That time of year

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Andrew Frankel

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My dogs are so tuned into me that if they see me donning a pair of trainers, wellies or walking boots, they will leap to their feet in anticipation of the walk to come. If it’s brogues, deck shoes or slippers they won’t even raise their heads. We used also to have a ram who appeared to know when November 5 fell, because that was the day each year we’d re-introduce him to his wives. I’d go to the field where he’d normally be found aimlessly munching among the castrati who kept him company, yet without fail on November 5 he’d have detached himself from the flock and be standing to attention by the gate, ready, willing and able to do his biological duty for the next generation.

And yet these dumb animals are not the only members of my family governed by such Pavlovian forces. I am too. Every year at about this time I am gripped by a strange craving. I’m not saying that this is the only time I am so afflicted, nor that it is an impulse that cannot be resisted; even so now, more than at any time of year, I suffer a raging desire to go and buy an old car. It was a result of this feeling last year that I now own a 1958 Citroën 2CV, while the year before accounted for the 1965 Fiat 500 in my shed. This year’s, however, is different.

If I’m truthful with myself, I don’t just wake up on February 1 wanting another old car. The feeling creeps up on me over the course of about a month. I think it’s set off by the start of the new year but can be controlled at least in the short term by the need to earn some money after the Christmas break, all the salt on the roads and the knowledge that it would be some months before I’d be able to enjoy whatever it was I was thinking of buying. But there’d always be something, always a car itching away at the back of my mind. And then something happens to bring it to the forefront of my mind. I think it’s the snowdrops. I think the sight them nosing bravely through the frost are to me as wellies to my Labradors, the trigger that suddenly turns a distant itch into an irresistible urge.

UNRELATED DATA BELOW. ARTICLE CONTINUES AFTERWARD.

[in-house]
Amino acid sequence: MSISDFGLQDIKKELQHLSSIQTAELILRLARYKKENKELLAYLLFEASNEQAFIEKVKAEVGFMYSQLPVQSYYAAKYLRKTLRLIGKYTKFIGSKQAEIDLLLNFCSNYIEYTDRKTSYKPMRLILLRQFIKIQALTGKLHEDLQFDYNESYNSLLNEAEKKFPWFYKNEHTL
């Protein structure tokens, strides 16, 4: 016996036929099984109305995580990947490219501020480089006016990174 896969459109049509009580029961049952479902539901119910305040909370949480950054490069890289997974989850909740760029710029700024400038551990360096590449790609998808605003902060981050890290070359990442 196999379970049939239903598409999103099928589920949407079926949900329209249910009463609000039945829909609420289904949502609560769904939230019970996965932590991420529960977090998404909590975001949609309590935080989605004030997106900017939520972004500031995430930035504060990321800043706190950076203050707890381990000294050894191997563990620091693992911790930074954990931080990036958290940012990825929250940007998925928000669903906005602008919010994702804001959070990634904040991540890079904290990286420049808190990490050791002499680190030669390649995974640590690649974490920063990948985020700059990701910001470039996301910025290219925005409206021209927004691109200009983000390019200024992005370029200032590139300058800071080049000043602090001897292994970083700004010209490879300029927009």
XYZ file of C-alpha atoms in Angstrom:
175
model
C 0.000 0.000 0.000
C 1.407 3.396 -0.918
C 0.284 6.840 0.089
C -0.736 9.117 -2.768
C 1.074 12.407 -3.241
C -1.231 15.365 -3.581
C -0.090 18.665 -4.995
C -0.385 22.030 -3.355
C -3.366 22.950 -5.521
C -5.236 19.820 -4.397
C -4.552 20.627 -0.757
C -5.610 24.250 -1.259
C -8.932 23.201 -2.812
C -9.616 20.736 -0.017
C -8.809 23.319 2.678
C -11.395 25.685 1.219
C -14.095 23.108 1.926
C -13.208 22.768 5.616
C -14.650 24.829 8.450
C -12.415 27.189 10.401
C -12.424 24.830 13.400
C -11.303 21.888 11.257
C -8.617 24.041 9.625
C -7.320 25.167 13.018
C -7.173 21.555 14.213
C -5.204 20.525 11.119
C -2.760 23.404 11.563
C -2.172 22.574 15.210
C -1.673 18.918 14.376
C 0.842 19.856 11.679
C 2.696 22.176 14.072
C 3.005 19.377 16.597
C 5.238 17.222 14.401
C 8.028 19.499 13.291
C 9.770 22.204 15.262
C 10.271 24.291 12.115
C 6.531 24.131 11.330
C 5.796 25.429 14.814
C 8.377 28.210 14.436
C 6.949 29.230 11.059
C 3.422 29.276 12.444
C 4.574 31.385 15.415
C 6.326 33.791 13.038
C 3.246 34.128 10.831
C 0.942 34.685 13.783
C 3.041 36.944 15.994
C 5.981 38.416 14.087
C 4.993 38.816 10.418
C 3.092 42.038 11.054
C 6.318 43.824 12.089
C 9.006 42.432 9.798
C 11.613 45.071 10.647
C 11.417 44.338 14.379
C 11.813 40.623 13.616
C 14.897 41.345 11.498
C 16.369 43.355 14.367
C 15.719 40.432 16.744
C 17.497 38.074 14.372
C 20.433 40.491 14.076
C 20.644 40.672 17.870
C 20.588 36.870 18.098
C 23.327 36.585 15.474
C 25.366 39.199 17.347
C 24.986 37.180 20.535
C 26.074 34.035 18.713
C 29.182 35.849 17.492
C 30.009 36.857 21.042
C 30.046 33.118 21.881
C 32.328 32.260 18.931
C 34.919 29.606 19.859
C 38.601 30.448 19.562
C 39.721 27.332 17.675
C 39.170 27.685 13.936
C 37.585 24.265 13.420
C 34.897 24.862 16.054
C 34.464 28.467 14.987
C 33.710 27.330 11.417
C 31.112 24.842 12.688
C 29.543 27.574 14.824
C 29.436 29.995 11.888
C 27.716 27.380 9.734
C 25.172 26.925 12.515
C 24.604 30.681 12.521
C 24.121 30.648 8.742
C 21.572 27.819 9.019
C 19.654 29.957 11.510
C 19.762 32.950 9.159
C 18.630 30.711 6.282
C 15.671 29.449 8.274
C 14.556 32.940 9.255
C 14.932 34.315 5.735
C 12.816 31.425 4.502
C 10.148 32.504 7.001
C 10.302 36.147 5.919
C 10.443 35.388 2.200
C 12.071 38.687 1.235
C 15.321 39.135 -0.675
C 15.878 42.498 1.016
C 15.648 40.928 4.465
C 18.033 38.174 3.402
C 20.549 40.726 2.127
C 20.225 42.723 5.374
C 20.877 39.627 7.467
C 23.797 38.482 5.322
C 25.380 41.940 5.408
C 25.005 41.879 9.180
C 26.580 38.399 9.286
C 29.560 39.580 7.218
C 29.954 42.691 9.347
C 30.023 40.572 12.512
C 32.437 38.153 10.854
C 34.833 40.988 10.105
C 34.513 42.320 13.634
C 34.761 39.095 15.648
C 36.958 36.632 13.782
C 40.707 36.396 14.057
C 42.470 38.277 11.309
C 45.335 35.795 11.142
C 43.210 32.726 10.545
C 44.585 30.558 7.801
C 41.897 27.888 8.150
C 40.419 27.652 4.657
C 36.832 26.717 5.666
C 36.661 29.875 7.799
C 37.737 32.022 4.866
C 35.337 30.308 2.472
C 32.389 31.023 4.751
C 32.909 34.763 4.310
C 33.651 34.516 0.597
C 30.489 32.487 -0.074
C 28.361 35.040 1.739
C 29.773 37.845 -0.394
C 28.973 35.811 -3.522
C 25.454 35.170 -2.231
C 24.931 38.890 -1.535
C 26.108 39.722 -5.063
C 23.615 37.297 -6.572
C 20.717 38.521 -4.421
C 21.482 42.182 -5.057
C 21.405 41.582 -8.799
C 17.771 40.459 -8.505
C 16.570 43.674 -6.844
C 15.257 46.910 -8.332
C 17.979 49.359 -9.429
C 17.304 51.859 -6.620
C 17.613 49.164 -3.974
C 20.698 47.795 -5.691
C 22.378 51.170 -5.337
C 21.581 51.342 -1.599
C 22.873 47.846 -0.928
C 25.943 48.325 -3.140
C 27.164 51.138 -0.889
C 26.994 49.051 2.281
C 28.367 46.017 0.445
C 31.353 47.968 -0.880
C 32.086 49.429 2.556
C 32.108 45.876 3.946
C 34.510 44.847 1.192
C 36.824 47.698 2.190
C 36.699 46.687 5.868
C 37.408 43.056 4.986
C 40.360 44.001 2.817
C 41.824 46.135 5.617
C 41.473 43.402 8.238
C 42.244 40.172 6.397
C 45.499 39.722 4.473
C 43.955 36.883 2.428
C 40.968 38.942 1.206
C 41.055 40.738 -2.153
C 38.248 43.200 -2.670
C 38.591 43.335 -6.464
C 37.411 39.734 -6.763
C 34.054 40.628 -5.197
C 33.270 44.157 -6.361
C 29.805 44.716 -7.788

But this year there was no itch. There was nothing I could remotely afford that I genuinely wanted. So many cars I’ve lusted after have become so valuable of late I can’t even consider them any more, a fact I find immensely relieving. I must, I concluded, have achieved my own rather modest form of automotive nirvana: the shed was full and there was nothing else I wanted inside it.

Which is why I never saw it coming. Not once in the 20 years since I stopped testing them did I ever think my life would no longer be complete if I did not share it with a Porsche 968 Club Sport. One of my closest friends has a Porsche 968 Sport which is the same car plus a very small number of minor luxuries, yet when I’ve seen it I’ve never thought of it as anything other than a nice car for somebody else. But then, during a routine browse of that menace that is the Car and Classic website, I saw an ad for a low miles example. The price was sky high, but it costs nothing to look. And as I flicked through the images, the memories came flooding back.

It was a car with the same Racing Yellow paintwork that I drove to the Nürburgring in 1994 for my first ever encounter with the McLaren F1. I can remember Jonathan Palmer seeing it there in the paddock, grabbing the keys and flinging me around the track with such gusto that I promise there were times he was out of opposite lock before the conventional turn in point for the corner had even arrived. He was absolutely amazed by its balance as, by then, was I. For reasons I can no longer recall I had then to drive it to Innsbruck. But the return was unforgettable: alone, through the night and at a steady 150mph while I thought I could get away with it. I remember too passing a ‘Bobby Ewing’ Mercedes 500SL soon after dawn, seeing it respond and then smoke start to pour from its engine before it could draw level. Either unknowing or uncaring, its driver pushed on until suddenly there was no more smoke and he slowed very rapidly indeed. I fear there was no more oil left in his engine to burn.

And now I recall that if you liked poise more than grip, throttle response more than raw performance and pure feel more than point to point pace, a 968 Club Sport – a Clubbie as we all called them – was one of the greatest Porsches ever made.

What makes this all so damned inconvenient is I can’t afford one, have precisely nowhere to put it and don’t even really know what I’d do with it if I did. But the cravings are blind to such observations. The fact is I want one, and in the face of that, what place is there for rationality? If you know where a nice example might be available for the right money, you will let me know, won’t you?

 

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